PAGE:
The Monastery of Guadalupe / Source: Jörn Wendland, Wikimedia Commons (Public domain)The church dates from the first construction phase of the monastery, the 14th century. At the center of the reredos is the Virgin of Guadalupe, which is better seen from the Camarín (Side Chapel). In the side chapel (18th century) pilgrims come to venerate the image of the Virgin of Guadalupe. In the adjacent room, the Relicario (Relic Room), the Virgin’s clothing is kept. This concerns various cloaks and the crown that the statue wears during processions. Eleven paintings by Zurbarán can be admired in the 17th-century Sacristía (Sacristy). The Gothic Sala Capitular (Chapter House) contains dozens of manuscripts from the monks of Guadalupe.
The monastery section also has some interesting rooms, where art treasures can also be admired. The Claustro Mudéjar (Mudejar Monastery) was built in the 14th and 15th centuries. This cloister has a beautiful corridor and a remarkable fountain in one of the corners. The 16th-century Claustro Gótico (Gothic Monastery) is special because of its flamboyant Gothic style. The Museo de Bordados (Museum of Embroidery) has a collection of copes and altar cloths. These were made by the monks between the 15th and 19th centuries. The Museo de Libros Miniados (Antiphons Museum) has 87 antiphonaries. These are large, richly illuminated Gregorian songbooks. They were made between the 14th and 18th centuries by the monks of Guadalupe. In the Museo de Pinturas y Esculturas (Museum of Painting and Sculpture) you can see statues and paintings. A well-known image is the ivory statue of Christ attributed to Michelangelo. There are also paintings on display by Zurbarán, El Greco and Goya, among others.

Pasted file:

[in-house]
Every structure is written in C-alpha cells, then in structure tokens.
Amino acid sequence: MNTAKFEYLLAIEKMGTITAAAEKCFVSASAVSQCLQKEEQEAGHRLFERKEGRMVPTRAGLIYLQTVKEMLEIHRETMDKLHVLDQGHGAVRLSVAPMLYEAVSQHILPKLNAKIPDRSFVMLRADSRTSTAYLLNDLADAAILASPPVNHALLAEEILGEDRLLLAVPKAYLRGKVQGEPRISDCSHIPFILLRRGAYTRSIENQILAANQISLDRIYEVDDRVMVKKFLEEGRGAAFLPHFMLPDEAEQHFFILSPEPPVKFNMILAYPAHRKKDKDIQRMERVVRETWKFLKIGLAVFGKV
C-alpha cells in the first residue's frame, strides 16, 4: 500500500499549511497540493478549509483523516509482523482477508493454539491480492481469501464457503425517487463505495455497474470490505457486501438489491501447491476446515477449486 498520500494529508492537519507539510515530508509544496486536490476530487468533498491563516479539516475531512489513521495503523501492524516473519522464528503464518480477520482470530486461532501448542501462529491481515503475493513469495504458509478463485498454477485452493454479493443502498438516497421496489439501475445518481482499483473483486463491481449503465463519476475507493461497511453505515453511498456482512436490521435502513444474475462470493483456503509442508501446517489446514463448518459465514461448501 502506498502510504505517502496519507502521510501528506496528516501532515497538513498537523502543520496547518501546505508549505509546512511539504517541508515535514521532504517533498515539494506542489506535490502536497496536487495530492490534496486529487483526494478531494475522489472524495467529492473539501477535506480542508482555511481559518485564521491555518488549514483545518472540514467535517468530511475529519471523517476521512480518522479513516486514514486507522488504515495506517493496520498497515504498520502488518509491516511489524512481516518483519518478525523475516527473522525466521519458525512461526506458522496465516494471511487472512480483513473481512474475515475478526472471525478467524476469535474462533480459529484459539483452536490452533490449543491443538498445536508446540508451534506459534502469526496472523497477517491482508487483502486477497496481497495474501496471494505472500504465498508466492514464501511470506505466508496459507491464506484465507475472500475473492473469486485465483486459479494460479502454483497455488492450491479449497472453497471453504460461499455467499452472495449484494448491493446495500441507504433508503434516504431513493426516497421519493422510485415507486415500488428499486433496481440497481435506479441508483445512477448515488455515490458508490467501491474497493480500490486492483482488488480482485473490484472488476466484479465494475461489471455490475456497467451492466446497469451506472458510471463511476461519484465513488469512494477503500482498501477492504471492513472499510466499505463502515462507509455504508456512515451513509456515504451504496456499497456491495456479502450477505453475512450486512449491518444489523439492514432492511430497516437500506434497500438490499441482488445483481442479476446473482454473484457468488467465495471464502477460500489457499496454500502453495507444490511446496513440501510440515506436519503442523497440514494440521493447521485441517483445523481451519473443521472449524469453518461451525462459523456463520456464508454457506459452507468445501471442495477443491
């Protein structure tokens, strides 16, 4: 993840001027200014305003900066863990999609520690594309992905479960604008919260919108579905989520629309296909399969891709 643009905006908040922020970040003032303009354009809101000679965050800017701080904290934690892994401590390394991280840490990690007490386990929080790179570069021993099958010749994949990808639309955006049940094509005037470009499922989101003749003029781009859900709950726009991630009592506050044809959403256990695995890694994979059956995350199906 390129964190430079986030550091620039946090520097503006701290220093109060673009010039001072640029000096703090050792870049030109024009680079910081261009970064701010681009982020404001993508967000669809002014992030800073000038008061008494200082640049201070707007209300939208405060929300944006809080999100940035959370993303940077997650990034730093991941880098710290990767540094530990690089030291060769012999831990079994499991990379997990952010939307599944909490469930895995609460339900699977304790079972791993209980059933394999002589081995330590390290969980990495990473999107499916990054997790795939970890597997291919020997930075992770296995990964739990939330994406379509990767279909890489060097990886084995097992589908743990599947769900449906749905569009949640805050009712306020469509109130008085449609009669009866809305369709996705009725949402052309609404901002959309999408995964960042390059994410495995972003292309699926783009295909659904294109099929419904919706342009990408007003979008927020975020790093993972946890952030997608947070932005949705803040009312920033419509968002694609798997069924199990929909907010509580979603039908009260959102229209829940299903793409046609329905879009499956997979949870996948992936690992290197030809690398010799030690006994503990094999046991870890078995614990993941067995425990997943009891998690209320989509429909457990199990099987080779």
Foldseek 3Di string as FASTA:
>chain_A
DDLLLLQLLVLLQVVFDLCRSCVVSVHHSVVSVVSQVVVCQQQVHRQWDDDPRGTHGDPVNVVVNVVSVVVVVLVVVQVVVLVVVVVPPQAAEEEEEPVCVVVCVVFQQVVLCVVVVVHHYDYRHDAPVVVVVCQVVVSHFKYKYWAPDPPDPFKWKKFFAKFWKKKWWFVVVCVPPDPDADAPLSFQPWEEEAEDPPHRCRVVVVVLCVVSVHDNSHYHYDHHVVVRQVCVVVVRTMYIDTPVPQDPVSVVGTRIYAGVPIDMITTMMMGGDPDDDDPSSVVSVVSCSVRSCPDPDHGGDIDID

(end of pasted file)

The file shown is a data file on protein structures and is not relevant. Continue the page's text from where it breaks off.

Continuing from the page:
Emerita Augusta was born in 25 B.C. founded by Augustus. Due to its favorable location on the Guadiana River, at a crossroads of major Roman roads, the city quickly became the capital of Lusitania. In Mérida you will find some of the most beautiful Roman buildings in Spain.